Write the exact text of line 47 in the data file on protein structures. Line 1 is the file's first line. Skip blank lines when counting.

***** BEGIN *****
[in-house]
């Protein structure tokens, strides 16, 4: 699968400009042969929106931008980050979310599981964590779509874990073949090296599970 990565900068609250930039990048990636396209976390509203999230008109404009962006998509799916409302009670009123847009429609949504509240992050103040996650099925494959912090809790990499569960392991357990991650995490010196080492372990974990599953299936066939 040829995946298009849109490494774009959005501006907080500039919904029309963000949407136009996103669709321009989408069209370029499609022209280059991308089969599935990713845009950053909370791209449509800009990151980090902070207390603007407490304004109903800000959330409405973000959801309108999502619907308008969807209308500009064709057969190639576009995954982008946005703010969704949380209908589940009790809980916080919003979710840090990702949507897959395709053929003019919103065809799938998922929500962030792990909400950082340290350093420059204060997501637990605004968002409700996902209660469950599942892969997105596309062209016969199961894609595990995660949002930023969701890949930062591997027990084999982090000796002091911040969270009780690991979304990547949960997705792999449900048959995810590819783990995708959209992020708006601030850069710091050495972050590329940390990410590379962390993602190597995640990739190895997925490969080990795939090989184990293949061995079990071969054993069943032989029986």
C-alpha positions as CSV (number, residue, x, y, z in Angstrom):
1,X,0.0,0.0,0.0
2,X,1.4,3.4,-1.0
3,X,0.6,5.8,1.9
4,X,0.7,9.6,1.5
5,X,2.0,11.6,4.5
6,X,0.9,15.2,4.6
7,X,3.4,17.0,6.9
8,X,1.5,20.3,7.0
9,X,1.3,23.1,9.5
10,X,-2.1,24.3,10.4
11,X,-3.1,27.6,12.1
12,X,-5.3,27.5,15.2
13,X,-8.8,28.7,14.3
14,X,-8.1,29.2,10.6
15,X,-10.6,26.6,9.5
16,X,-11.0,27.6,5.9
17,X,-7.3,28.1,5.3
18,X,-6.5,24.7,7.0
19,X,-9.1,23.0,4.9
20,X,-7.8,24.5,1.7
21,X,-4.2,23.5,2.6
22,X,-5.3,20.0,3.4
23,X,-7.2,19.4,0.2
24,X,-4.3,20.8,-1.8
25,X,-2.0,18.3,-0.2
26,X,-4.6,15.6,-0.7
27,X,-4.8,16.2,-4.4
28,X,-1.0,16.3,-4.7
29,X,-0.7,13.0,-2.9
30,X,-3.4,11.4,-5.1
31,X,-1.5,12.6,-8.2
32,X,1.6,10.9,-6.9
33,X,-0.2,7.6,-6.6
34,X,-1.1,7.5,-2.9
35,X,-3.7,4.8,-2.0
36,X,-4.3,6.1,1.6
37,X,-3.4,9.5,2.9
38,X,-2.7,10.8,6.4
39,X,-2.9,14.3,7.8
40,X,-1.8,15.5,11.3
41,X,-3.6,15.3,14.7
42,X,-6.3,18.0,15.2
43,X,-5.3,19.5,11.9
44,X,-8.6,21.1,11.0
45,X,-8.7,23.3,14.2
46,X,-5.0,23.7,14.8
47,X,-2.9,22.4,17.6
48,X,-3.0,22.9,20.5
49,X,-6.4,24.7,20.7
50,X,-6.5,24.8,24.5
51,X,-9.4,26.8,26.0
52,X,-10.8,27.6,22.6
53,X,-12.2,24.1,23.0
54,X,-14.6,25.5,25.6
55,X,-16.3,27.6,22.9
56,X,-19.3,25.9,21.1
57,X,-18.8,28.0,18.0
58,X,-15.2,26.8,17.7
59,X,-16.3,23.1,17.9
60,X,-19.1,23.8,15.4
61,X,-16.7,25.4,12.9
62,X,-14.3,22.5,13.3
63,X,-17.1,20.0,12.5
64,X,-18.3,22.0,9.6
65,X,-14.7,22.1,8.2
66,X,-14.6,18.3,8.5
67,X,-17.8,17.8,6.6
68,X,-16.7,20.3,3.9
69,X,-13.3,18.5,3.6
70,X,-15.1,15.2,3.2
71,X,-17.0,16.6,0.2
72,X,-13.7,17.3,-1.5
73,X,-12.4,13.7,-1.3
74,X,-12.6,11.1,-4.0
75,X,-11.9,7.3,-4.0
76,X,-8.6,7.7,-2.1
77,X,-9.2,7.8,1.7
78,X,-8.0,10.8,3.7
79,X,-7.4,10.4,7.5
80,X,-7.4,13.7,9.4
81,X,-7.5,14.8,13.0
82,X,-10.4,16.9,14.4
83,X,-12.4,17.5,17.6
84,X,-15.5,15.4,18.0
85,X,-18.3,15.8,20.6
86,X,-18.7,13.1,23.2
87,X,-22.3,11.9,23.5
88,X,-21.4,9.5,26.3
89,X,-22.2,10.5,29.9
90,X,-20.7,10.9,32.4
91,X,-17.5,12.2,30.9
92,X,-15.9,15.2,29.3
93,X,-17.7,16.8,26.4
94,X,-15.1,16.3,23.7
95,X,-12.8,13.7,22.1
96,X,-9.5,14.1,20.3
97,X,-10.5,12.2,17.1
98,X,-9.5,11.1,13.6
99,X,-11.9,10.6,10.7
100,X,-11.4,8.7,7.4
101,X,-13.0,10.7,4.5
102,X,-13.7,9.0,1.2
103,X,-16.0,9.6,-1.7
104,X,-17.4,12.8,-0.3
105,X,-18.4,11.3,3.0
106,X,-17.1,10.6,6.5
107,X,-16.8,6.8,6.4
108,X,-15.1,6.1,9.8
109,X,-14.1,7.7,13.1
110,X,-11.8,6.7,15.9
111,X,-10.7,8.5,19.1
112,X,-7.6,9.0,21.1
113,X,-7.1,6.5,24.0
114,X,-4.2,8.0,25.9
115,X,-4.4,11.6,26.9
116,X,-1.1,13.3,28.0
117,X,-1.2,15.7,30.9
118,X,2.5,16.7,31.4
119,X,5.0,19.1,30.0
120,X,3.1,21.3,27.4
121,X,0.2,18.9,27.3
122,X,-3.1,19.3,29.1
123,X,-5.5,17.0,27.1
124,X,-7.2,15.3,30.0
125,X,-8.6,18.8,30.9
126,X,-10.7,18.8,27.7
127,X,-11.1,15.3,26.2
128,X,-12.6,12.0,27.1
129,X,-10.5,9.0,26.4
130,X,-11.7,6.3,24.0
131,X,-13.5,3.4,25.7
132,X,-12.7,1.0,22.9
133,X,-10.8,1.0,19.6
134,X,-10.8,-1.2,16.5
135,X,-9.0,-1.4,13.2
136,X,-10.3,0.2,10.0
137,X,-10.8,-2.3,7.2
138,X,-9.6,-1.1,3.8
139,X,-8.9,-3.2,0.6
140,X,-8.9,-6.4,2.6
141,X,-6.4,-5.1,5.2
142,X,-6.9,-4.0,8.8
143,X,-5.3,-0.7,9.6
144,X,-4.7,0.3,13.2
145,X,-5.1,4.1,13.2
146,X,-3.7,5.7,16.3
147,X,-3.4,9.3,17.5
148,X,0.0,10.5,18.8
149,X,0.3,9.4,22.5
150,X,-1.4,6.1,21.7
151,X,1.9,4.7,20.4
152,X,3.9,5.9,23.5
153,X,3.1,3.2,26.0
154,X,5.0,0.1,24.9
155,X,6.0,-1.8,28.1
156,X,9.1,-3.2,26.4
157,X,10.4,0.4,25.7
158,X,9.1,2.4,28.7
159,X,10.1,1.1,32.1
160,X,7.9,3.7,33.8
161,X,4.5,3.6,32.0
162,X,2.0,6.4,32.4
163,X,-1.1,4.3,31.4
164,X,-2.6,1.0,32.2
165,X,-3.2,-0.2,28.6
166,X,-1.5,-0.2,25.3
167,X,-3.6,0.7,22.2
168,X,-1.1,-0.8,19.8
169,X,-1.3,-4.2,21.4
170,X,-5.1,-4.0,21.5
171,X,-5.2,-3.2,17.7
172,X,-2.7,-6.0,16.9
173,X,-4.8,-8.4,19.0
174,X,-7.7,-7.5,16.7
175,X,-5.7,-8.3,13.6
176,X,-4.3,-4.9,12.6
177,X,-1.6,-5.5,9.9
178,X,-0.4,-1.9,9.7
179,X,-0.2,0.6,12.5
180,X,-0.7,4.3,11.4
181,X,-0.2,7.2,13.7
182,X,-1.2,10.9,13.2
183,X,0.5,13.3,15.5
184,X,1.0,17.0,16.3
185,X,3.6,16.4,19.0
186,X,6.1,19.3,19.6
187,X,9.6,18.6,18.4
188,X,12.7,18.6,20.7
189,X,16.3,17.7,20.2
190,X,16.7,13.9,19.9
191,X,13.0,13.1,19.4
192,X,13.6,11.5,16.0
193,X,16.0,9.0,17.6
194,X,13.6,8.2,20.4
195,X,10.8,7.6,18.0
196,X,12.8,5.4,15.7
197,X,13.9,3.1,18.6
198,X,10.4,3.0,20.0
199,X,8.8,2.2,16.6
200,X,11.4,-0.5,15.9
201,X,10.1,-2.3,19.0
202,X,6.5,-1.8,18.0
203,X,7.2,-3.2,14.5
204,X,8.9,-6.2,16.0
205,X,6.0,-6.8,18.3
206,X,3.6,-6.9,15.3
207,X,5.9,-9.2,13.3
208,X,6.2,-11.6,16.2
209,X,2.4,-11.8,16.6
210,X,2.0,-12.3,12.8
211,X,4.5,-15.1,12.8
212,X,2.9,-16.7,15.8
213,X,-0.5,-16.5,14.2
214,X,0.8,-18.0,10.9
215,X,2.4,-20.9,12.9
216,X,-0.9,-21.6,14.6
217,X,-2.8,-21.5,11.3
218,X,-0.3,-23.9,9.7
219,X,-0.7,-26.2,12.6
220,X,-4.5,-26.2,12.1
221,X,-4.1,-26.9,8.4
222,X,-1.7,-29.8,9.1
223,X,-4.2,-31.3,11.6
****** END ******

44,X,-8.6,21.1,11.0